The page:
Cryolite (Na3AlF6, sodium hexafluoroaluminate) is an uncommon mineral identified with the once large deposit at Ivigtût on the west coast of Greenland, which ran out in 1987.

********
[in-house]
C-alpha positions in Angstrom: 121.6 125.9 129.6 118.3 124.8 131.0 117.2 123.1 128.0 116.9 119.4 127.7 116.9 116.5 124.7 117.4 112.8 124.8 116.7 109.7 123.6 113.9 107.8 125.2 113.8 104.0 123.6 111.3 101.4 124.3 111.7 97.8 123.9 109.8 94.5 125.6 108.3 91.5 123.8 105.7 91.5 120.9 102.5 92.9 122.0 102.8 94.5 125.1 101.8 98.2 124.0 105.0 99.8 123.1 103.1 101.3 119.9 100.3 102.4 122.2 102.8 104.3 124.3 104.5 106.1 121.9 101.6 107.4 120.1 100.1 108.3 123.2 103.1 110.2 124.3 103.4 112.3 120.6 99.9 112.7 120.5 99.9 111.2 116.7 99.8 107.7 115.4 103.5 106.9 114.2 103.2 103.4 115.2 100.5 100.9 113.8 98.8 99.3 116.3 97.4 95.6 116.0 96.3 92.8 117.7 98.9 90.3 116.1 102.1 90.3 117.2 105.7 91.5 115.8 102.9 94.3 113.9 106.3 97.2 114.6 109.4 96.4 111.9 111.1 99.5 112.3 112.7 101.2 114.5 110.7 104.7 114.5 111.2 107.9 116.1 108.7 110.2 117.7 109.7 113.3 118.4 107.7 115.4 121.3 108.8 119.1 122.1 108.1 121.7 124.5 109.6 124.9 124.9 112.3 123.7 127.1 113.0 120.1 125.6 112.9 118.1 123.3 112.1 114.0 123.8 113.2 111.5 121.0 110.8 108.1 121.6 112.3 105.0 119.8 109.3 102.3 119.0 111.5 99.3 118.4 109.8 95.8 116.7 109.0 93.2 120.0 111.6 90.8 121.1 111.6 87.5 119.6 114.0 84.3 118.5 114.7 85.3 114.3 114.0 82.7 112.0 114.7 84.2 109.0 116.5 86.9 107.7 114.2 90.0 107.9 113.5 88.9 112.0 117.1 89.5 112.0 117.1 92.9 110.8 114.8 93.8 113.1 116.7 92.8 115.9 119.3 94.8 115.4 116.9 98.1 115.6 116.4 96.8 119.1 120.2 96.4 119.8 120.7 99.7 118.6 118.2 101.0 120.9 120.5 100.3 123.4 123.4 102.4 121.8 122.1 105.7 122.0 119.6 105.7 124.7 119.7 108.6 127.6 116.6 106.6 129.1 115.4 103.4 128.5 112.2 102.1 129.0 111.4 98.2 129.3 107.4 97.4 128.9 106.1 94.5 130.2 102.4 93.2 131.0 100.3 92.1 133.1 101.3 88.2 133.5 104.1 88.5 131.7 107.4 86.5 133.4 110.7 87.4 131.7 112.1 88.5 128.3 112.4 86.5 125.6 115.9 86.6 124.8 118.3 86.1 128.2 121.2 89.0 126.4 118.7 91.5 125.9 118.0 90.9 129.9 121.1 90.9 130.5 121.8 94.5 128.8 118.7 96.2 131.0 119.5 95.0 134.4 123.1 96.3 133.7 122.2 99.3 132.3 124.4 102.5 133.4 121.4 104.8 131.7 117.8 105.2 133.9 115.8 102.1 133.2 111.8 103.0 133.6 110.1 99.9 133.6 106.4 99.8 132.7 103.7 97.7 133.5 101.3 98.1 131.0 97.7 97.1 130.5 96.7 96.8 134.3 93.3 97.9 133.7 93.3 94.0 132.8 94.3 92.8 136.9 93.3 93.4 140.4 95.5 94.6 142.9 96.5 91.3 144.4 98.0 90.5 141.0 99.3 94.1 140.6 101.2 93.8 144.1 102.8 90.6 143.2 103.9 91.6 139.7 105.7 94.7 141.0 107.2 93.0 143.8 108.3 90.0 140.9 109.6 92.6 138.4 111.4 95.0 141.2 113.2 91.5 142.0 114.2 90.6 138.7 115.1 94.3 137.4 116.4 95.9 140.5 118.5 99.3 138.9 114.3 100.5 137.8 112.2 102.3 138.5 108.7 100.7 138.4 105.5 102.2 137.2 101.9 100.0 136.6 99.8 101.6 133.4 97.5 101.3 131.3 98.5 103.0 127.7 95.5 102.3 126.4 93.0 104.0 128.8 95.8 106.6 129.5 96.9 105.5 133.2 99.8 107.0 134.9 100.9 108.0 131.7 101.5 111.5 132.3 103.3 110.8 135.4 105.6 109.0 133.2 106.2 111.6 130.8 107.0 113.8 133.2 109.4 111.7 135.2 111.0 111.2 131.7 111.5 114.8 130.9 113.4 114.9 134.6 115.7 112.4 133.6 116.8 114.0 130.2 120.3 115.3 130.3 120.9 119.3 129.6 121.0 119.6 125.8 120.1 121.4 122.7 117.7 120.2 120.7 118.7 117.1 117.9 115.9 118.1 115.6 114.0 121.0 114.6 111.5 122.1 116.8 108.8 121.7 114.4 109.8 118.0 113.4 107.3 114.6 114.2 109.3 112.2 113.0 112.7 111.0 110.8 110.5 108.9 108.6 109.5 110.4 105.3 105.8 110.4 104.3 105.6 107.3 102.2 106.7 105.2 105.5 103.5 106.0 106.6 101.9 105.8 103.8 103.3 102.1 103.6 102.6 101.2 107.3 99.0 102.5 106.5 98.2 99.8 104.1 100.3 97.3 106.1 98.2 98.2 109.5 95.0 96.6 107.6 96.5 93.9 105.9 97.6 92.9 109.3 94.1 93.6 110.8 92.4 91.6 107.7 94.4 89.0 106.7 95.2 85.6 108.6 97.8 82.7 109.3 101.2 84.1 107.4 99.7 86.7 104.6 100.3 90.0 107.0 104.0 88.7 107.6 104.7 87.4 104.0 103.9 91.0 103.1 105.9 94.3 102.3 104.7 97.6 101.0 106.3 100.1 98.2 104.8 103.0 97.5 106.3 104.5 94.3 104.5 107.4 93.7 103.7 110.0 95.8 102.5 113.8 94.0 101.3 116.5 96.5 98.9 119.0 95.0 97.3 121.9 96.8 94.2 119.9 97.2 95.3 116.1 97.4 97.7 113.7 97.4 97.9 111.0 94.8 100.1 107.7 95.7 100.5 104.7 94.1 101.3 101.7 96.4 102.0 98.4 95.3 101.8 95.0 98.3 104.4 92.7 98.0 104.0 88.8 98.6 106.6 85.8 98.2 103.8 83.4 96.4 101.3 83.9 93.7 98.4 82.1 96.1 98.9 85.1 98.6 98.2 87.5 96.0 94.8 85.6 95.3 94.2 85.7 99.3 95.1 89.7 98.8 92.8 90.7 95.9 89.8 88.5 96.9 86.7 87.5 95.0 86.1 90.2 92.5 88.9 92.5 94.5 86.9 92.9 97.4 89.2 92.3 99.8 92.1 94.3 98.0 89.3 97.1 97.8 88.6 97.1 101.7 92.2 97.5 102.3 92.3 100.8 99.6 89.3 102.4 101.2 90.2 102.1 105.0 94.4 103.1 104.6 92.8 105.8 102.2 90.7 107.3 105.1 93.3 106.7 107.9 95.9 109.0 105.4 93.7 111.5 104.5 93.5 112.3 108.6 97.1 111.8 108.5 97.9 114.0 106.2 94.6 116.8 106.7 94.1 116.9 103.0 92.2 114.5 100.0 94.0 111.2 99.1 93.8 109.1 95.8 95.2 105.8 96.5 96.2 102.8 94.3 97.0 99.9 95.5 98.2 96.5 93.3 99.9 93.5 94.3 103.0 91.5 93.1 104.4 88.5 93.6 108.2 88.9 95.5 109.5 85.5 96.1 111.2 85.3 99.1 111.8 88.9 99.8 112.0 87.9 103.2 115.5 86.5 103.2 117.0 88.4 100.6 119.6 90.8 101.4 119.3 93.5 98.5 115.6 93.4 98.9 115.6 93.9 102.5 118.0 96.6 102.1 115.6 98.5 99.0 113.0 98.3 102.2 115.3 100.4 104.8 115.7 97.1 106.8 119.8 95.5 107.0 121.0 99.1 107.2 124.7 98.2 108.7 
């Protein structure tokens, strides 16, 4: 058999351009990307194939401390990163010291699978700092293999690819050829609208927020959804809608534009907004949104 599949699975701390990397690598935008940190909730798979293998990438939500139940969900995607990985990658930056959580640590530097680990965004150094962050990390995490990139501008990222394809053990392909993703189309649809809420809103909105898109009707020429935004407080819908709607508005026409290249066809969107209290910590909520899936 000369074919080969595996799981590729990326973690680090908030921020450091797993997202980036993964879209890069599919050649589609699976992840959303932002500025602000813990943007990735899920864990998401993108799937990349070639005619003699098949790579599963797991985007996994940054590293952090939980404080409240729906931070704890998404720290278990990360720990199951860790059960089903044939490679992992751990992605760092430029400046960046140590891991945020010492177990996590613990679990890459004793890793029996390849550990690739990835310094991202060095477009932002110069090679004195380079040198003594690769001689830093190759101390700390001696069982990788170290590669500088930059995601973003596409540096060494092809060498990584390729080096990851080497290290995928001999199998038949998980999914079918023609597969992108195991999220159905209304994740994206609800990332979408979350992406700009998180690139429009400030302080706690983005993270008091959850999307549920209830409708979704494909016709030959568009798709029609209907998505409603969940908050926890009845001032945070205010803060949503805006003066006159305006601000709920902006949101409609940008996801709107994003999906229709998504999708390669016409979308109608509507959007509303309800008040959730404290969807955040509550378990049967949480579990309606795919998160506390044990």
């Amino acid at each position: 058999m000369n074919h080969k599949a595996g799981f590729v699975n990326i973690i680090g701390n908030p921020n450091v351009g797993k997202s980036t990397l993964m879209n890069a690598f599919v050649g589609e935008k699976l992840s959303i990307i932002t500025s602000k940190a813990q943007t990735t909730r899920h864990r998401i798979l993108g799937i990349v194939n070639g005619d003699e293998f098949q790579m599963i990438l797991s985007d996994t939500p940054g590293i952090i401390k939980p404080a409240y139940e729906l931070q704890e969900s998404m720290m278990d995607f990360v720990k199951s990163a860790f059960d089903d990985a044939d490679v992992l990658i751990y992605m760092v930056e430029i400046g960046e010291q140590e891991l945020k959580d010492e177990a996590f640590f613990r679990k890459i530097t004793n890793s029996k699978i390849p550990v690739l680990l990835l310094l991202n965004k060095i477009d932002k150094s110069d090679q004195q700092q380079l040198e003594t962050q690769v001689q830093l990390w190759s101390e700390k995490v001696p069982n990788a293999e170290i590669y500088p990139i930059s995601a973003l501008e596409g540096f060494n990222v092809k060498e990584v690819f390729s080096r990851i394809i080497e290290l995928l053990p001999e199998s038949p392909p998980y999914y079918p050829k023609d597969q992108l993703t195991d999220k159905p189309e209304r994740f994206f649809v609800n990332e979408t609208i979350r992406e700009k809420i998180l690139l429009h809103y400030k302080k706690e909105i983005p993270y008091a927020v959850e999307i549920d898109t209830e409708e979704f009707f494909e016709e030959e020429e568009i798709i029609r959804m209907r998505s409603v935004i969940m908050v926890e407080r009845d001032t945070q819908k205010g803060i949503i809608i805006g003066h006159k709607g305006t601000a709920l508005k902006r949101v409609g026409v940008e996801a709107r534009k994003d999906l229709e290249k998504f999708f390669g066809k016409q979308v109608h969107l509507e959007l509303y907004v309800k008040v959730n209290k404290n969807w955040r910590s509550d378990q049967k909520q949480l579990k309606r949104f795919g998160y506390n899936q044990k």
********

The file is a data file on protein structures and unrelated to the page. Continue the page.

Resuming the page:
It was historically used as an ore of aluminium and later in the electrolytic processing of the aluminium rich oxide ore bauxite (itself a combination of aluminium oxide minerals such as gibbsite, boehmite and diaspore). The difficulty of separating aluminium from oxygen in the oxide ores was overcome by the use of cryolite as a flux to dissolve the oxide mineral(s). Cryolite itself melts below 900°C (1173 Kelvin) and can dissolve aluminium oxides sufficiently well to allow easy extraction of the aluminium by electrolysis. Considerable energy is still required for both heating the materials and the electrolysis, but it is much more energy-efficient than melting the oxides themselves. Now, as natural cryolite is too rare to be used for this purpose, synthetic sodium aluminium fluoride is produced from the common mineral fluorite for this purpose.